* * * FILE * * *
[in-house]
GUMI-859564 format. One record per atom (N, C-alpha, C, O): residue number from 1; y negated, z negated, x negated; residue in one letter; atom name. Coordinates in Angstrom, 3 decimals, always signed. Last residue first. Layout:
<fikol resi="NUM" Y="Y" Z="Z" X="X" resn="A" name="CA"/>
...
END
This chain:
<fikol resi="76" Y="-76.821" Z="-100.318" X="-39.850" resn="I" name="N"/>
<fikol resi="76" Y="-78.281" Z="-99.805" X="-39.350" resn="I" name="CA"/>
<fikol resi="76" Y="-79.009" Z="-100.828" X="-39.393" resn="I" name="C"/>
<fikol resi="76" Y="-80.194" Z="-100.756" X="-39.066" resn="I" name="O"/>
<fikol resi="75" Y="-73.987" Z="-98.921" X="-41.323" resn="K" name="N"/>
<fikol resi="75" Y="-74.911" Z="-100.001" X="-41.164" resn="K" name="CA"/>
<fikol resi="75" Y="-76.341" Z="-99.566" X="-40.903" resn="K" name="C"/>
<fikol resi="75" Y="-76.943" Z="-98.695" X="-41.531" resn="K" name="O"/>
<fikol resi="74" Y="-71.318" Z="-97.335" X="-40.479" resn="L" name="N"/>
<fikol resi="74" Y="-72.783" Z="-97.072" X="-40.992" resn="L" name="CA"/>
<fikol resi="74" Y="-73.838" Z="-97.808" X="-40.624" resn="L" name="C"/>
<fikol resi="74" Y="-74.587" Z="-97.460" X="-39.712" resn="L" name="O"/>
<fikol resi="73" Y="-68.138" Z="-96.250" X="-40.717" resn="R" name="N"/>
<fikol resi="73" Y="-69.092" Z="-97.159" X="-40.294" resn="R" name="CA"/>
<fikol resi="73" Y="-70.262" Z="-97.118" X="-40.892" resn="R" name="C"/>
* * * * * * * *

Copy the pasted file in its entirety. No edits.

[in-house]
GUMI-859564 format. One record per atom (N, C-alpha, C, O): residue number from 1; y negated, z negated, x negated; residue in one letter; atom name. Coordinates in Angstrom, 3 decimals, always signed. Last residue first. Layout:
<fikol resi="NUM" Y="Y" Z="Z" X="X" resn="A" name="CA"/>
...
END
This chain:
<fikol resi="76" Y="-76.821" Z="-100.318" X="-39.850" resn="I" name="N"/>
<fikol resi="76" Y="-78.281" Z="-99.805" X="-39.350" resn="I" name="CA"/>
<fikol resi="76" Y="-79.009" Z="-100.828" X="-39.393" resn="I" name="C"/>
<fikol resi="76" Y="-80.194" Z="-100.756" X="-39.066" resn="I" name="O"/>
<fikol resi="75" Y="-73.987" Z="-98.921" X="-41.323" resn="K" name="N"/>
<fikol resi="75" Y="-74.911" Z="-100.001" X="-41.164" resn="K" name="CA"/>
<fikol resi="75" Y="-76.341" Z="-99.566" X="-40.903" resn="K" name="C"/>
<fikol resi="75" Y="-76.943" Z="-98.695" X="-41.531" resn="K" name="O"/>
<fikol resi="74" Y="-71.318" Z="-97.335" X="-40.479" resn="L" name="N"/>
<fikol resi="74" Y="-72.783" Z="-97.072" X="-40.992" resn="L" name="CA"/>
<fikol resi="74" Y="-73.838" Z="-97.808" X="-40.624" resn="L" name="C"/>
<fikol resi="74" Y="-74.587" Z="-97.460" X="-39.712" resn="L" name="O"/>
<fikol resi="73" Y="-68.138" Z="-96.250" X="-40.717" resn="R" name="N"/>
<fikol resi="73" Y="-69.092" Z="-97.159" X="-40.294" resn="R" name="CA"/>
<fikol resi="73" Y="-70.262" Z="-97.118" X="-40.892" resn="R" name="C"/>